The Rare 1965 GTO That Did Not Get Away
Published May 21, 2016
Like many of us, Roger Hinther was first introduced to cars as a child. However, Roger grew up in a time when the muscle car craze was just starting and the big three were actively targeting young men with fast sporty muscle cars.
Unlike most of us who at one time owned our dream car and let it slip away, Roger has been able to keep his car, as the original owner from when he first bought in 1964 all the way through to today.
The car that first attracted Roger’s attention in 1964 was a 1965 Pontiac GTO. Upon first laying eyes upon one, he knew right then and there this was the car he was going to buy.
The vast majority of GTOs being sold at the time had the vinyl top that Roger was not too fond of. Fortunately for him, the first dealer he met with snubbed him, forcing him to not settle for anything less than he really wanted.
Moving on, he was able to find the exact car he wanted about 100 miles away, a Maize colored GTO with a rare two-color option. The roof was not vinyl but rather painted black and bordered by chrome. Upon laying his eyes on it, he knew that it was exactly what he wanted. He drove the car home after paying $3,130.
The Goat that Roger bought is quite interesting. It was powered by a top-of-the-line 389 with a trio of two-barrel Rochester carburetors serving fuel. With two bucket seats in front, gears were managed through a Hurst shifter connected to a Muncie four-speed transmission.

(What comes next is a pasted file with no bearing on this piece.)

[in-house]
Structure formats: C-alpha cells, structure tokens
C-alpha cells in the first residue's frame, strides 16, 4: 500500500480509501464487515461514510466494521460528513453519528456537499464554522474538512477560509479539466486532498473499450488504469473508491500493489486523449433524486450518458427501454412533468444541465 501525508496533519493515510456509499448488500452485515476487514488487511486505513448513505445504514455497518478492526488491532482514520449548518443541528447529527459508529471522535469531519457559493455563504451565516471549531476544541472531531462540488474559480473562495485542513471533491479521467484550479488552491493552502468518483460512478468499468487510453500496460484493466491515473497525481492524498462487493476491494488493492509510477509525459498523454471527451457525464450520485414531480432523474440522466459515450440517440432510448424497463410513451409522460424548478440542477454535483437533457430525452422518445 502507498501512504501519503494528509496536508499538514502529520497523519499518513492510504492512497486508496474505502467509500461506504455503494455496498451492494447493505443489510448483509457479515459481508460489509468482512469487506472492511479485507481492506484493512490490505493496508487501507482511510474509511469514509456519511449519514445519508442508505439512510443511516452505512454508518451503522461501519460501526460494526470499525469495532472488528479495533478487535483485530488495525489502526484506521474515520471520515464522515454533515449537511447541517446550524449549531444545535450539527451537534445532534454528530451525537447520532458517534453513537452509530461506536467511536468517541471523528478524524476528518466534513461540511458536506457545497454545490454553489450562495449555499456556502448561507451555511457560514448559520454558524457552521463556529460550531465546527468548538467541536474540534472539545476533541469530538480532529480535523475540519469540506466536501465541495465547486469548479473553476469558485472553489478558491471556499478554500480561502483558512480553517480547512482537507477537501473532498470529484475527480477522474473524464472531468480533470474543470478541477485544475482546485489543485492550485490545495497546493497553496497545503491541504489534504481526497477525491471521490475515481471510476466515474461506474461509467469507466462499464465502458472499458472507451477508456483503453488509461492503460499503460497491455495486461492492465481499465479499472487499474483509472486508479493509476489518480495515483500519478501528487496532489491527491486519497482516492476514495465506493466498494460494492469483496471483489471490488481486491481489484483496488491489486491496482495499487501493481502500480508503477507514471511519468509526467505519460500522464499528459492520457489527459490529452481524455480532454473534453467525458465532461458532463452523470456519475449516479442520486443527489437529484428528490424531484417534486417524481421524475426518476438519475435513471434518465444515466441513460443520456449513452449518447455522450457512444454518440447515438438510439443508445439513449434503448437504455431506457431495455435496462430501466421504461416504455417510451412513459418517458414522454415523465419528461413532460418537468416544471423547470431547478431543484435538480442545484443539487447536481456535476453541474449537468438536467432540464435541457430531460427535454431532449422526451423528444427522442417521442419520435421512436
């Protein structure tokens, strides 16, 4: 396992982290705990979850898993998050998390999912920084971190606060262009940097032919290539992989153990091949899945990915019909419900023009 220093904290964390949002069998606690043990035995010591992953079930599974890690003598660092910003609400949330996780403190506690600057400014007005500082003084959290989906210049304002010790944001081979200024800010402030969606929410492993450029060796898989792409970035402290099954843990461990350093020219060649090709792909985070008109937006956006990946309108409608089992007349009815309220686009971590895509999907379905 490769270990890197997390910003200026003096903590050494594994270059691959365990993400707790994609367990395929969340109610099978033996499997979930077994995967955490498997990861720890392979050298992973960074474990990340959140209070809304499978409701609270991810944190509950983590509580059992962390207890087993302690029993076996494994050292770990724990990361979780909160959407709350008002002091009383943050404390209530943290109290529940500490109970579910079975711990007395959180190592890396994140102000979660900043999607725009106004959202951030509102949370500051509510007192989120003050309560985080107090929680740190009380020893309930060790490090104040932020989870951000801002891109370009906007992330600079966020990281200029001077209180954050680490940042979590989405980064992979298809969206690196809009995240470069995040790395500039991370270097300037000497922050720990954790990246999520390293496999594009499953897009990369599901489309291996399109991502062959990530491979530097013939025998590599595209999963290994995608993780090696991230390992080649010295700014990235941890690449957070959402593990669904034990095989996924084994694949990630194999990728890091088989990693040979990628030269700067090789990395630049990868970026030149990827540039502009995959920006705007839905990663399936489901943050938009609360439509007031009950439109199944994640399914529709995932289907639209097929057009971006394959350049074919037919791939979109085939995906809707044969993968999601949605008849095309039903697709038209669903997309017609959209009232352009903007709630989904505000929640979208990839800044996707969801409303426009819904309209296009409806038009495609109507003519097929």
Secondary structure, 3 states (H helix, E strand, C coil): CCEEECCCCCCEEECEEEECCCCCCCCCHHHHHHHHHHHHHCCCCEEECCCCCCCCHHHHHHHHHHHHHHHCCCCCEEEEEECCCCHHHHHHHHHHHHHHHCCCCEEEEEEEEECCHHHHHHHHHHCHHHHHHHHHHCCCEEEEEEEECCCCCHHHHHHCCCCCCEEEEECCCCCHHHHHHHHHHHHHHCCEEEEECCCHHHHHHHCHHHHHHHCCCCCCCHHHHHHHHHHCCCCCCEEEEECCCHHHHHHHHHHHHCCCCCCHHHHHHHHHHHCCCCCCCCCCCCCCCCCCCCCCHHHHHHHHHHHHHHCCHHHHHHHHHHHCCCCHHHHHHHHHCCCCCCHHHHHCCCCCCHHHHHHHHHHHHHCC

Additional options include rally gauges with a built in tachometer, a Safe-T-track differential and two-speed wipers. Topping everything off was a pushbutton radio, Soft Ray glass, vanity and non-glare rear view mirrors, a console and retractable seat belts.
With Roger relying on other vehicle as his primary source of transportation, the GTO always turned heads when it was taken out just as it was intended to do.
As time marched on, Roger eventually like many of us decided he needed more power. His itch was scratched with a brand-new 454/450 horsepower block that he paid $401 for from a friend who worked at the Chevy dealership.
Performance improvements were topped off with a Mallory ignition, a Holley 850 double-pump carburetor, and headers. Improvements didn’t stop with the motor. He replaced that the original 3.23s with 3.55 gears. While many people assumed the Goat was a cammed up 389, Roger was able to win more than his fair share of races back in the day.
As time continued its relentless march forward, Roger decided to put the car back to its original condition. Unfortunately, the person whom he sold the engine to had long sold the car the engine went into and the engine itself. If Roger was to put a 389 into his Goat, it was going to have to come from another source.
Another man whom Roger had crossed paths with was looking to do a similar LS6 swap into his 1966 GTO. He was able to eventually restore the power-train of his GTO to original with the exception of a Tri-power set up was able to pick up locally.
The car has been babied over the fifty plus years in Roger’s hands. It still has its original paint, interior in near-perfect condition, original carpets, seats, and door panels. Nothing has really changed to the car with the exception of the powertrain.
Over the years, Brian, Roger’s son fell in love with the car that he came from the hospital in. The Goat has been passed to his son’s loving hands to serve as caretaker for the next fifty years.
Categories: Production Cars